Thursday, 14 June 2012

Anti-aliasing: Anti or Pro

A very useful and gentle debunking of the current fad for cameras with no anti-aliasing filter (AAF) over their sensor appeared in Amateur Photographer (9 June 2012 issue). The fad for no AAF seems to have arisen because some people seem to think they are getting a more accurate representation without an AAF and that the sole purpose of an AAF is to prevent moiré pattern formation. All my reading is that such reasoning is based on a false premise. The article in AP lays out why the arguments for having no AAF are flawed. However, the demand for customers has been such that several manufacturers now make cameras without an AAF, the Nikon D800E for example.

The extra ‘sharpness’ (‘crunchy’ as the article described it) from sensors lacking an AAF is is fact an artefact of the sampling systems inherent in digital imaging. The crunchiness may be attractive or judged desirable by some but it is no more a reflection of reality than an over-sharpened photoshop job. We are not being cheated into accepting less of the detail that is there by the manufacturers who fit an AAF; an AAF ensures we see the best representation of the image that is presented to the sensor by the lens. AAFs are expensive to manufacture and no designer is going to add such a costly item  to produce what some misguided individuals interpret as a degraded or second-rate image. As the author of the article explains, the fall-off in contrast between features brought about by the necessary but imperfect AAFs, is best corrected during processing by using a sharpening procedure, ‘unsharp mask’ for example.

I have seen the argument advanced (particularly in US-based internet-forums) that because medium-format digital cameras do not use AAFs (and the marketing bumph for such cameras make a virtue of that point) then the lack of an AAF is a desirable feature - the ‘what’s good enough for Hasselblad is good enough for me’ type of argument. Unfortunately, these declaimers fail to realise that medium-format cameras lack an AAF because it is too expensive for manufacturers to include one made to the required size, and that the marketeers have had to make a (false) virtue out of a necessity. Incidentally, Hasselblad must be feeling pretty sore after the comparisons showing their very expensive cameras are outperformed by the Nikon D800.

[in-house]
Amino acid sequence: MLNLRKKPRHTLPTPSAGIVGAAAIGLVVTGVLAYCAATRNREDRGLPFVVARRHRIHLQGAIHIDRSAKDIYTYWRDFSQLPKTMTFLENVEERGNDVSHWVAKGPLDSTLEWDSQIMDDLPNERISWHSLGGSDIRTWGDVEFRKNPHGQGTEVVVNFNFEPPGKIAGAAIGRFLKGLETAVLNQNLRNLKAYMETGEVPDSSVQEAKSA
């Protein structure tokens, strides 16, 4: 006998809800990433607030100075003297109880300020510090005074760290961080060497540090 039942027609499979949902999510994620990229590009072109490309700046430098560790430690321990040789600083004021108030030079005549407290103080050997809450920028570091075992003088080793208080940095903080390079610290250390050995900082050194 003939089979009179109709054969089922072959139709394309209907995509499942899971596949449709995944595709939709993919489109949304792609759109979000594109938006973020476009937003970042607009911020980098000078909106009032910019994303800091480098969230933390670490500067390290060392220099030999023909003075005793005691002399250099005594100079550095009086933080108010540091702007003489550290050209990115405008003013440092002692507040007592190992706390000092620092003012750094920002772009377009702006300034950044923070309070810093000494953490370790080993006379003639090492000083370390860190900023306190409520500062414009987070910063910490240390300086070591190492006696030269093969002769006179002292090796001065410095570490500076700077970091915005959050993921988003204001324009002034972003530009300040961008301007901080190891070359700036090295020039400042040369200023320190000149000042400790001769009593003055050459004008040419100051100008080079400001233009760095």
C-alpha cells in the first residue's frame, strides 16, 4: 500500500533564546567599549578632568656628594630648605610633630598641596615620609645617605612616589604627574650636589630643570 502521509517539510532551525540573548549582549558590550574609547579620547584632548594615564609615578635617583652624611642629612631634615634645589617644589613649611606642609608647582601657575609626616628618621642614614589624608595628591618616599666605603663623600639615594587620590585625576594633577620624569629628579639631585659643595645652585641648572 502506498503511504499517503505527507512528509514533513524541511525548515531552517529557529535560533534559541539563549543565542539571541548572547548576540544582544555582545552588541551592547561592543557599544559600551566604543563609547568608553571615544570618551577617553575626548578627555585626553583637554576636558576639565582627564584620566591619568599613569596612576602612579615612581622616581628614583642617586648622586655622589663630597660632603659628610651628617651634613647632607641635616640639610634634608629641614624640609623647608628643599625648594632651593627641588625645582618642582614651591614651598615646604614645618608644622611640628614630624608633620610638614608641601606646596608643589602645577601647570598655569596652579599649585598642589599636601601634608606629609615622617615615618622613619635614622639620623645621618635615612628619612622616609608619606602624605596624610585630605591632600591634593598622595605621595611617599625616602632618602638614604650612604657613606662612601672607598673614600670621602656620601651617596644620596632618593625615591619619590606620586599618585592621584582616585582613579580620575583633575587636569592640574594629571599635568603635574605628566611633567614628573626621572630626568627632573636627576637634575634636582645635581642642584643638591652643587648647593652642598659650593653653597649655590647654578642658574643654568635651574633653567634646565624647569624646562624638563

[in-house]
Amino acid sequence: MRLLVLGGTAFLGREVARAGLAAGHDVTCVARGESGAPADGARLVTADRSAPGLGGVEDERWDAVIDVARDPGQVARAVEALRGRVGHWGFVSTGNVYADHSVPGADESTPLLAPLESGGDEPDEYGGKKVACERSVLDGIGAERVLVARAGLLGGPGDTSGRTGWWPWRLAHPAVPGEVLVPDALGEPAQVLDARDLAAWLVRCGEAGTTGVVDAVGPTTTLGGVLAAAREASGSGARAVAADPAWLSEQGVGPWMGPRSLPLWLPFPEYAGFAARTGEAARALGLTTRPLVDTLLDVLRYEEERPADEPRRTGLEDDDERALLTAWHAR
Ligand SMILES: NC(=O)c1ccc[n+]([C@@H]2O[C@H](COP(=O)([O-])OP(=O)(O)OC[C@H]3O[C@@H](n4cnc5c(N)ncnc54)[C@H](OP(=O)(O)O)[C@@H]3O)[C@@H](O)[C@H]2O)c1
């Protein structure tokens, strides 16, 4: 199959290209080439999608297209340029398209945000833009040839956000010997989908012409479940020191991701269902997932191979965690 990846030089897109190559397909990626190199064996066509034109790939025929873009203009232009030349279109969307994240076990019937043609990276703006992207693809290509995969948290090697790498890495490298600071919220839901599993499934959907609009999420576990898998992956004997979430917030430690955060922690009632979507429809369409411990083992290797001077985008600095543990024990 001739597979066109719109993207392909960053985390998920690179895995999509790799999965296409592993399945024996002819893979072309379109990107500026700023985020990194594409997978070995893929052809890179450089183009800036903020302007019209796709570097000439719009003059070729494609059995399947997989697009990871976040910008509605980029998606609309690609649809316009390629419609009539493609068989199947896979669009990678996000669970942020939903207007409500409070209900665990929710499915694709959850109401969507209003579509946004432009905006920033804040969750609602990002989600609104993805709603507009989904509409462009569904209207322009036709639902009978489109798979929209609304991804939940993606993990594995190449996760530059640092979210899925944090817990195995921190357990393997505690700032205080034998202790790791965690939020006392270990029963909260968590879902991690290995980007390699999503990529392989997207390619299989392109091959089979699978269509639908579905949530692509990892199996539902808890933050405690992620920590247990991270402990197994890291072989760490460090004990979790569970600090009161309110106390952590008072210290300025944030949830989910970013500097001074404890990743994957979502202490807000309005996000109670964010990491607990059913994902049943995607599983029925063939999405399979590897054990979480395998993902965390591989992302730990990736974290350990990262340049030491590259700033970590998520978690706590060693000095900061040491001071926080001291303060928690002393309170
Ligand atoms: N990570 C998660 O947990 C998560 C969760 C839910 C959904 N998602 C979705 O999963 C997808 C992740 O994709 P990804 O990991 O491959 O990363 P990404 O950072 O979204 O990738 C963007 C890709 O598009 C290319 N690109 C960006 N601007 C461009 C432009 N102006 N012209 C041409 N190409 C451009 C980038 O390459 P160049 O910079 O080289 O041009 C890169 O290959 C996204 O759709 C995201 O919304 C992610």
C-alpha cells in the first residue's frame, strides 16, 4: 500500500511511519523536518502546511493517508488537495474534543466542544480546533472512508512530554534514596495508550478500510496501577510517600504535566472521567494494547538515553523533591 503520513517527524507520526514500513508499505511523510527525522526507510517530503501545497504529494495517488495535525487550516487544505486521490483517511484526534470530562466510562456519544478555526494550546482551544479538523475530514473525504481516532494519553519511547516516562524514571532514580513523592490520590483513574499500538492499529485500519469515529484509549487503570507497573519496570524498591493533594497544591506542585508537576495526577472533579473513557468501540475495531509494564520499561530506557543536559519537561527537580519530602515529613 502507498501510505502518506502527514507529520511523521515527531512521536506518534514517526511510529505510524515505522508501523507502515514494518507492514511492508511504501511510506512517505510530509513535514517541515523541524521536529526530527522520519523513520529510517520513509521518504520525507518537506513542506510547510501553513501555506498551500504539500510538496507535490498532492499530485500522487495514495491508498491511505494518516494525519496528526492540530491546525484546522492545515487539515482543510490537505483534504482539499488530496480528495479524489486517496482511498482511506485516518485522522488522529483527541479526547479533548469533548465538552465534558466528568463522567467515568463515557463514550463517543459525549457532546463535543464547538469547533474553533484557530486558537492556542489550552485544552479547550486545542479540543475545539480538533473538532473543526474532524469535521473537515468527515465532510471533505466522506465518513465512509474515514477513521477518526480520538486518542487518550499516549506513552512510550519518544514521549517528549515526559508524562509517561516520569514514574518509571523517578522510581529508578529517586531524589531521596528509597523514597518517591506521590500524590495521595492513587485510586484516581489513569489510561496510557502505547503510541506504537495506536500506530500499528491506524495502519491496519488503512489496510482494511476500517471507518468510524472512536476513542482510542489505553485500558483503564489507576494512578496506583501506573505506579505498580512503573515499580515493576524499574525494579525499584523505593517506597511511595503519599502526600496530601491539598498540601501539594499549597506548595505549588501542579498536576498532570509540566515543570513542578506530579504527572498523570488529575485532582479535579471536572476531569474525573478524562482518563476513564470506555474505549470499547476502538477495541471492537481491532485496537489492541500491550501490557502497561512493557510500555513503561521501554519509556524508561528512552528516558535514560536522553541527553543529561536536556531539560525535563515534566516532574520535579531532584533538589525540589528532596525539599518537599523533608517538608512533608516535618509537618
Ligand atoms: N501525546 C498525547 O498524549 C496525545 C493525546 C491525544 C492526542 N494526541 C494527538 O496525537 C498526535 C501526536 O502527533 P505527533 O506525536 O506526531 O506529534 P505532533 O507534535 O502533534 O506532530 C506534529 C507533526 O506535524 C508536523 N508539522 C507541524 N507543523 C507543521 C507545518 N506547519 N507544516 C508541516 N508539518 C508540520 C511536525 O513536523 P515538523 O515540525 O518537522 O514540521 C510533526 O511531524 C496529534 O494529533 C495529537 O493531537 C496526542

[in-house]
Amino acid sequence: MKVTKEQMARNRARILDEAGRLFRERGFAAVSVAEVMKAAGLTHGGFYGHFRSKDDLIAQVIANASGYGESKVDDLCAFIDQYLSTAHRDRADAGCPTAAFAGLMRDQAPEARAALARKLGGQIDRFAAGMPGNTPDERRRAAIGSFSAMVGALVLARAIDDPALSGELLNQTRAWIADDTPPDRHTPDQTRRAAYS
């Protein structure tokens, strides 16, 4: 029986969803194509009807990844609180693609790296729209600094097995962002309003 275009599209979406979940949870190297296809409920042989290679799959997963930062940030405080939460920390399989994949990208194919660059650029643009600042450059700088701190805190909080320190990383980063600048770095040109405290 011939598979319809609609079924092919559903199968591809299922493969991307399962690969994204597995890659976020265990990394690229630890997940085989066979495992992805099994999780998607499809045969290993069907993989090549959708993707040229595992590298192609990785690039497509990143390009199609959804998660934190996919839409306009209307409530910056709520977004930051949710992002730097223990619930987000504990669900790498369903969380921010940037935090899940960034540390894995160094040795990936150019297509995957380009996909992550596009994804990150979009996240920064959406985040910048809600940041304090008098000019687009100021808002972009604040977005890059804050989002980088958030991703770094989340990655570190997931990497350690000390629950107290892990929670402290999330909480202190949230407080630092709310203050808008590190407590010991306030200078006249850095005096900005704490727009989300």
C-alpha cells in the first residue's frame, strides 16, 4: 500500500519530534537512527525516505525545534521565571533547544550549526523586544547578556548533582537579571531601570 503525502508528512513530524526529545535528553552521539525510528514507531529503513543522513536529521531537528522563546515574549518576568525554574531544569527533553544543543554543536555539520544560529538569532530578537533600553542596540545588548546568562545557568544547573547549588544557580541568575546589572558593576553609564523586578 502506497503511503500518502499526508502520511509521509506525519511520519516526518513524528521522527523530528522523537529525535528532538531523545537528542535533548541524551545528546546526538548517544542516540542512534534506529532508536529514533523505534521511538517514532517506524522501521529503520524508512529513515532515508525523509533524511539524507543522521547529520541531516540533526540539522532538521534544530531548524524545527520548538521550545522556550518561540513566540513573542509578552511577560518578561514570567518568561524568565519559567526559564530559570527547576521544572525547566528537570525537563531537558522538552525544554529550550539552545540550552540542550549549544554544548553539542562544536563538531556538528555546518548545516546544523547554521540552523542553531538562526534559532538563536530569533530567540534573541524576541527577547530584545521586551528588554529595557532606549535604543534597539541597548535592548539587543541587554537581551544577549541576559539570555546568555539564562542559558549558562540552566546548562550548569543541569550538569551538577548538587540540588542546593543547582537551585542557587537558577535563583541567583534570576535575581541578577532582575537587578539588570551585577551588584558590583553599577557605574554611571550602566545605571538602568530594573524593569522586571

Nevertheless, some camera manufacturers listen to their customers and, right or wrong, have given the choice of a camera with or without an anti-aliasing filter.

I hesitate to recommend the article by Professor Bob Newman in AP wholeheartedly because while the conclusions he presents are clear, as usual in these articles the technical explanations are abstruse and assume a level of knowledge not possessed by probably 99.9% of readers. That 99.9% includes me and I know something of the work and importance of Shannon and Nyquist. The explanations of the diagrams in this and other articles are very poor. The Editor of AP either needs to allow more space for important articles so that concepts and explanations can be spelt out, or he needs to employ a science writer skilled in taking the bare bones of an article and ensuring that the intended readership can actually follow the argument. Apart from that criticism and suggestion for improvement, AP is to be congratulated for examining such technical matters in digital photography and informing the reader of what marketing material reflects reality and what is hype.

So, would I buy the 800E (lacking an AAF) rather than the 800 as a replacement for my D700. No!